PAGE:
Published: February 2009
Support Group for Food Allergies Offers Help and Hope
by: Cristina Stainkamp, Linda Nicastro & Alisha Coupe
Whether you’re reading the newspaper, flipping through a magazine or cruising web, cable and radio broadcasts, it’s likely you’ll find dozens of stories on the vast array of health issues confronting today’s children and families. Increasingly common are children with multiple allergies and asthma, while a lesser-known, inflammatory disease called Eosinophilic esophagitis (EE) is emerging rapidly, as well. New statistics from a 2008 study by the Centers for Disease Control and Prevention (CDC) show that food allergies are on the rise, affecting 4 percent of children, or one out of every 25, according to the Food Allergy and Anaphylaxis Network (FAAN), a nonprofit organization dedicated to food allergy education, advocacy, research, and awareness. The new study reflects a public health concern and troubling trend that FAAN has studied for years, in the process developing a network of invaluable resources that include local allergy support groups across the country, such as Protect Allergic Kids (PAK) and Food Allergy Education and Awareness (FASE) in Long Island, NY. Educational programs and outreach efforts have led to important legislation and improved understanding of the challenges people with food allergies face. Food allergies affect families’ daily lives and by extension, require constant vigilance and careful measures to ensure that reactions do not occur. More than 12 million Americans have food allergies and eight foods account for 90 percent of all food-allergic reactions in the U.S. These top 8 allergens are: milk, eggs, peanuts, tree nuts (including walnuts, almonds, cashews, pistachios, pecans), wheat, soy, fish, and shellfish. There is no cure for food allergies at this time though research is ongoing, but there are safety measures that can help people stay safe and reduce the potential of a life-threatening allergic reaction called anaphylaxis. “Anaphylaxis is a serious allergic reaction that is rapid in onset and may cause death,” cites FAAN literature. Anaphylaxis may be triggered by food, medication, insect stings or latex and is estimated to cause 50,000 emergency department visits in the U.S. annually. At the first signs of anaphylaxis, early administration of a prescription medication called epinephrine (or adrenaline) is critical and the best defense. Antihistamines alone may not be enough to prevent the possibility of a fatal allergic reaction. For parents of children with one or multiple allergies coupled with asthma, the risk of anaphylaxis is greater. With the possibility that allergic reactions can occur away from home in school, on the bus, in restaurants or airlines, anxieties about this complex issue are heightened. For students in public schools, the issue may include questions about the need for 504 Plans and access to disability rights protected under a provision in the Rehabilitation Act of 1973. In response, a local support group called Protect Allergic Kids (PAK) in Holbrook, NY, has grown quickly from a small group of parents sharing information and supporting each other into a respected 501(c)(3) nonprofit organization and charity in the State of New York. Co-founders, Cristina Stainkamp and Alisha Coupe, share stories of their families’ food allergy experiences at regular support group meetings that take place at a local library or elementary school. PAK’s advisory board first began with Daniel L. Mayer, M.D., of Adult and Pediatric Allergy, Asthma and Clinical Immunology and has recently expanded. In addition to Dr. Mayer, the board includes the president of the New York State Association of School Nurses (NYSASN), Rita Molloy, a legal advocate, Doreen Cordova, Esq., of Cordova & Associates, P.C., and a social worker, Patricia Bass, LCSW-R, of the Agency for Individual and Family Counseling. With a dedicated volunteer support team and expert advisory board, PAK’s support group helps members learn how to stay safe and better manage life with food allergies. The PAK team visits schools and public libraries to spread awareness of the need to take food allergies seriously and encourage policies that do the same. PAK and FASE also participate in an annual Long Island “FAAN Walk for Food Allergy,” an event to fund research and find a cure scheduled next for October 2009. As FAAN drives food allergy research, advocacy, education and awareness through its careful mission and outreach efforts, life is made easier for the food-allergic community. Likewise, recent changes in food labeling laws have made choosing what to eat more manageable. Most importantly, New York State adopted guidelines, “Making the Difference: Caring for Students with Life-Threatening Allergies,” in June 2008 to help school boards and districts develop safe policies and practices in education. To learn more, join Protect Allergic Kids and guest speaker Dr. Daniel Mayer on Monday, February 23rd at 7 pm at the Nokomis Elementary School (multi-purpose room) in Holbrook, NY for a special program on managing life with food allergies.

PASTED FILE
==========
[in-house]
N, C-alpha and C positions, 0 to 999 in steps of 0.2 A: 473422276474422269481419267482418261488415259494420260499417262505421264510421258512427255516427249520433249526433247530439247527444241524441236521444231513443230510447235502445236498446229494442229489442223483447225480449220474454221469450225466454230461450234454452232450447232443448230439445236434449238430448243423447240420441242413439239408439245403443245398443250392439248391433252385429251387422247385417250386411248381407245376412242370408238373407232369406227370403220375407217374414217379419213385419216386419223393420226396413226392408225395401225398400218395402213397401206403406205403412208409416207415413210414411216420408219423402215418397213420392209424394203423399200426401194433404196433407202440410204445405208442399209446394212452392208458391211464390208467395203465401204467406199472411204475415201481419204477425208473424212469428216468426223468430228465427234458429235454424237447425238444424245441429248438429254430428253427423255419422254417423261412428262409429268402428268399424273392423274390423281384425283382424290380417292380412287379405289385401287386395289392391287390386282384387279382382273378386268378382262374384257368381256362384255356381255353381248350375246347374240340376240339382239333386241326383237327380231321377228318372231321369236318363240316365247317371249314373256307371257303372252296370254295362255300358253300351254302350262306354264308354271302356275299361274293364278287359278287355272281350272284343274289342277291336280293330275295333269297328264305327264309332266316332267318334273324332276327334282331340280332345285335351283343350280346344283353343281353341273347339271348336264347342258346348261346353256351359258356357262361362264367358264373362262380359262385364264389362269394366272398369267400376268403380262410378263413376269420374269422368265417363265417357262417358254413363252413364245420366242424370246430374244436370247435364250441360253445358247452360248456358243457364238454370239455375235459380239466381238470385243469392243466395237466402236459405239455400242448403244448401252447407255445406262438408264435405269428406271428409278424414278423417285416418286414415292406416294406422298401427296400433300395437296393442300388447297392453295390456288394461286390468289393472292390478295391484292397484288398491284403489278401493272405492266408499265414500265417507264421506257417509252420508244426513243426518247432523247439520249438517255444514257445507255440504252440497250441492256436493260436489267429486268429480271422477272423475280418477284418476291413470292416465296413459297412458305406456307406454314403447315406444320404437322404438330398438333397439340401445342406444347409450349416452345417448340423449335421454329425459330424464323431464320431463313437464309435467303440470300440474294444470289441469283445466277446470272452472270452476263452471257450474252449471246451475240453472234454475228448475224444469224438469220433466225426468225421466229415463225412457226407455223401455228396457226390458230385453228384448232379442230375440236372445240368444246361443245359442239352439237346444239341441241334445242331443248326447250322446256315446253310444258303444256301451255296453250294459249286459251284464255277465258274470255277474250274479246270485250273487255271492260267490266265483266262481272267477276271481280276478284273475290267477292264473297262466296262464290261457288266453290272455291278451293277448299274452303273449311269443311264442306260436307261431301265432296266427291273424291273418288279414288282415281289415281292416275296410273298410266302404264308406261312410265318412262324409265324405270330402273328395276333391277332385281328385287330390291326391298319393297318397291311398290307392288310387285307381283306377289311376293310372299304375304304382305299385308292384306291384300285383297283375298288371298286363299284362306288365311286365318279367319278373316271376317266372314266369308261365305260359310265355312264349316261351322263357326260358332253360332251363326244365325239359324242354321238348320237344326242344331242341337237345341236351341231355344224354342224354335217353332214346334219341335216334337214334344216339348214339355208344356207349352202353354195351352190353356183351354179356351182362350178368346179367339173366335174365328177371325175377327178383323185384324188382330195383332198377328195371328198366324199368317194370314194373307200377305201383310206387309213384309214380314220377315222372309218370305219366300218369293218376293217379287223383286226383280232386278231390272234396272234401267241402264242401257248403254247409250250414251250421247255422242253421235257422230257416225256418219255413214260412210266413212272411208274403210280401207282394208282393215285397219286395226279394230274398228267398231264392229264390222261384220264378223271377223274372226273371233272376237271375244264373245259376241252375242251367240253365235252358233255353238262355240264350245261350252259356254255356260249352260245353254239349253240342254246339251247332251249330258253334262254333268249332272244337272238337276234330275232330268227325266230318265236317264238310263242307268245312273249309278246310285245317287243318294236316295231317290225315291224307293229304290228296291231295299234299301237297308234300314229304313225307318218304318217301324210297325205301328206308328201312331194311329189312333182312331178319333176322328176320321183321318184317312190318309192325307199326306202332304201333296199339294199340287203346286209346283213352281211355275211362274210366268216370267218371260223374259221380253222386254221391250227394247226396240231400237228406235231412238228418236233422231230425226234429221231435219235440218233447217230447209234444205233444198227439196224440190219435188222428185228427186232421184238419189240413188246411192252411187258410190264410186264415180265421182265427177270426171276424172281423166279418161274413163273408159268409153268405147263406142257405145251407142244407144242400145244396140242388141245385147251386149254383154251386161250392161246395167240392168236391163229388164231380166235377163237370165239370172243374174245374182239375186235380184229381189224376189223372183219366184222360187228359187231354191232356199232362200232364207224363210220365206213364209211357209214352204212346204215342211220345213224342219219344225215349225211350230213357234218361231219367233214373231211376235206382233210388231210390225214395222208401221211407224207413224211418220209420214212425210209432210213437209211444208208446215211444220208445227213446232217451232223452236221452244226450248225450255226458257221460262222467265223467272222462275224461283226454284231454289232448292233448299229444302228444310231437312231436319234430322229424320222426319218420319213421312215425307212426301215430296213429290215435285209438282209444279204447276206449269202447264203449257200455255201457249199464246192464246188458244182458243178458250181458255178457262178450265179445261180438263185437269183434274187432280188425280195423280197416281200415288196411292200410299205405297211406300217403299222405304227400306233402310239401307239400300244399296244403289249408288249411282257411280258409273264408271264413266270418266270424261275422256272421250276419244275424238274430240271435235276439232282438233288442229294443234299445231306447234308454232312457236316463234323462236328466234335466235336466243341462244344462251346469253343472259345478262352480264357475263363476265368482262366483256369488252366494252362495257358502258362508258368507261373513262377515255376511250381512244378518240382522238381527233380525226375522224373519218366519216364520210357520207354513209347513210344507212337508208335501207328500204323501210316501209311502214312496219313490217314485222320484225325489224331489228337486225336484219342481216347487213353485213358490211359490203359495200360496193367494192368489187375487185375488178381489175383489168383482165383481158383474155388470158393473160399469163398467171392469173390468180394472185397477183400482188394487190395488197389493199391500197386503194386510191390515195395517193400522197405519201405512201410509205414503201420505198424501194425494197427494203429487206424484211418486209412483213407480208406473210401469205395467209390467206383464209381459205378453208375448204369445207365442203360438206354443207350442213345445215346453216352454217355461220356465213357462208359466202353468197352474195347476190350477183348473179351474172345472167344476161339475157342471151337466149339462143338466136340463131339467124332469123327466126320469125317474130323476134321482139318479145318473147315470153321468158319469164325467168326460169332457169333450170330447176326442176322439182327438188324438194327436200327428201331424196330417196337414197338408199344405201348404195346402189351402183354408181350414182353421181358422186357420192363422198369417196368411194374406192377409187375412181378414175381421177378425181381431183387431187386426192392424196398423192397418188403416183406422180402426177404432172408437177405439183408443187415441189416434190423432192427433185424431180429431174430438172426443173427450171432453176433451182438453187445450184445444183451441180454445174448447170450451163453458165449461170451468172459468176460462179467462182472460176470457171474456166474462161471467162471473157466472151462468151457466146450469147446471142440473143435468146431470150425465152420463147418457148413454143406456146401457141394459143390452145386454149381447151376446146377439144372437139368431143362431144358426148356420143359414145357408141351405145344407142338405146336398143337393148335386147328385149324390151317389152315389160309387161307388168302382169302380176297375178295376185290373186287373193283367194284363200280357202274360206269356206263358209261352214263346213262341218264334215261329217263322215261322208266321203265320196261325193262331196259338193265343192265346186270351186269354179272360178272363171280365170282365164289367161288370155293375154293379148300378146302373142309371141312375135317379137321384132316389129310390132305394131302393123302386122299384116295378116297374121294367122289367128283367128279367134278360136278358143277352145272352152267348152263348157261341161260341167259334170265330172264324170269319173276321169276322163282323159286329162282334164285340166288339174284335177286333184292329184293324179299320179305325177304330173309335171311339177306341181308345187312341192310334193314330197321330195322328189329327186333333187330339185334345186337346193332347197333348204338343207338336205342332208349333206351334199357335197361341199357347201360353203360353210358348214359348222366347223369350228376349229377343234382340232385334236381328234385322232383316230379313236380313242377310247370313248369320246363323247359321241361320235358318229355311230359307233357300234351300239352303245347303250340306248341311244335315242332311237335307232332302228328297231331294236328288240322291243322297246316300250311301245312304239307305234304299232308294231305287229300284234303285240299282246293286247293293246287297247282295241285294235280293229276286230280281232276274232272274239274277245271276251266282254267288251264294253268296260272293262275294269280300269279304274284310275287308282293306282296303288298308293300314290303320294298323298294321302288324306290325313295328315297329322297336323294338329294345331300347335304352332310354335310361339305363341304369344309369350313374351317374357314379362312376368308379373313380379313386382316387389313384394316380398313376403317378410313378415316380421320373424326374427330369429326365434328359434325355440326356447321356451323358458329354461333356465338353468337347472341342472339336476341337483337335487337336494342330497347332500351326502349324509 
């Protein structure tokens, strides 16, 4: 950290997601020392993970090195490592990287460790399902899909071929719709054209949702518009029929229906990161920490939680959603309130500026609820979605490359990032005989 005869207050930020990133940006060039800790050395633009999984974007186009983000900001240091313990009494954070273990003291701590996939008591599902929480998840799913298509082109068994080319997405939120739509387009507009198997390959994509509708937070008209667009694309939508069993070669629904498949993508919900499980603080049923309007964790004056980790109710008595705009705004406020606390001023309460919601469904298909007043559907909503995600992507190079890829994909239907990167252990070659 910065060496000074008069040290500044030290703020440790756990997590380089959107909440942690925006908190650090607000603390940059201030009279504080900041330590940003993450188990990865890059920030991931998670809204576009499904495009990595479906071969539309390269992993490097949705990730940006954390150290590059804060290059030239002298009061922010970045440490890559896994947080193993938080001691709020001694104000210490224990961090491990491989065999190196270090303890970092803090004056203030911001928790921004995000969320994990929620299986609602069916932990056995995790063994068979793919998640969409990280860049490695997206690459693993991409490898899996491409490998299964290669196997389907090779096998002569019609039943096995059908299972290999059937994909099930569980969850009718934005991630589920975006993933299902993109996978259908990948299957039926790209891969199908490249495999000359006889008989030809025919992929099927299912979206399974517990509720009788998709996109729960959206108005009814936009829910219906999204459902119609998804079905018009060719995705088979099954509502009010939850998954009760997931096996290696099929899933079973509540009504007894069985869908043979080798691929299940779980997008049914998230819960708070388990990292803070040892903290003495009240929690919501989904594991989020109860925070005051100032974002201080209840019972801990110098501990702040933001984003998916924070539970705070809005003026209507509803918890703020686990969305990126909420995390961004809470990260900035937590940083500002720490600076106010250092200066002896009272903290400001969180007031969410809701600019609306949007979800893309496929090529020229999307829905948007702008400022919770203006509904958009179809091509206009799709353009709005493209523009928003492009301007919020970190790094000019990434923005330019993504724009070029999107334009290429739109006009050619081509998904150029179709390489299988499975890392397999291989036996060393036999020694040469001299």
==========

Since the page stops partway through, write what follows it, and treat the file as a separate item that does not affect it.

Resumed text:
For further information: (Click on the Green links)
The Food Allergy & Anaphylaxis Network (FAAN)
Food Allergy Support and Education Group
American Partnership for Eosinophilic Disorders (APFED)
Campaign Urging Research for Eosinophilic Disease
The Children's Hospital of Philadelphia (CHOP)
The American Academy of Asthma, Allergy, and Immunology (AAAAI)
Allergy & Asthma Foundation of America (AAFA)
Daniel L. Mayer, M.D.
Adult and Pediatric Allergy, Asthma and Clinical Immunology
New York State School Guidelines, “Caring for Students with Life-Threatening Food Allergies”
Daniel L. Mayer MD
PAK lecturer on 2/23/09
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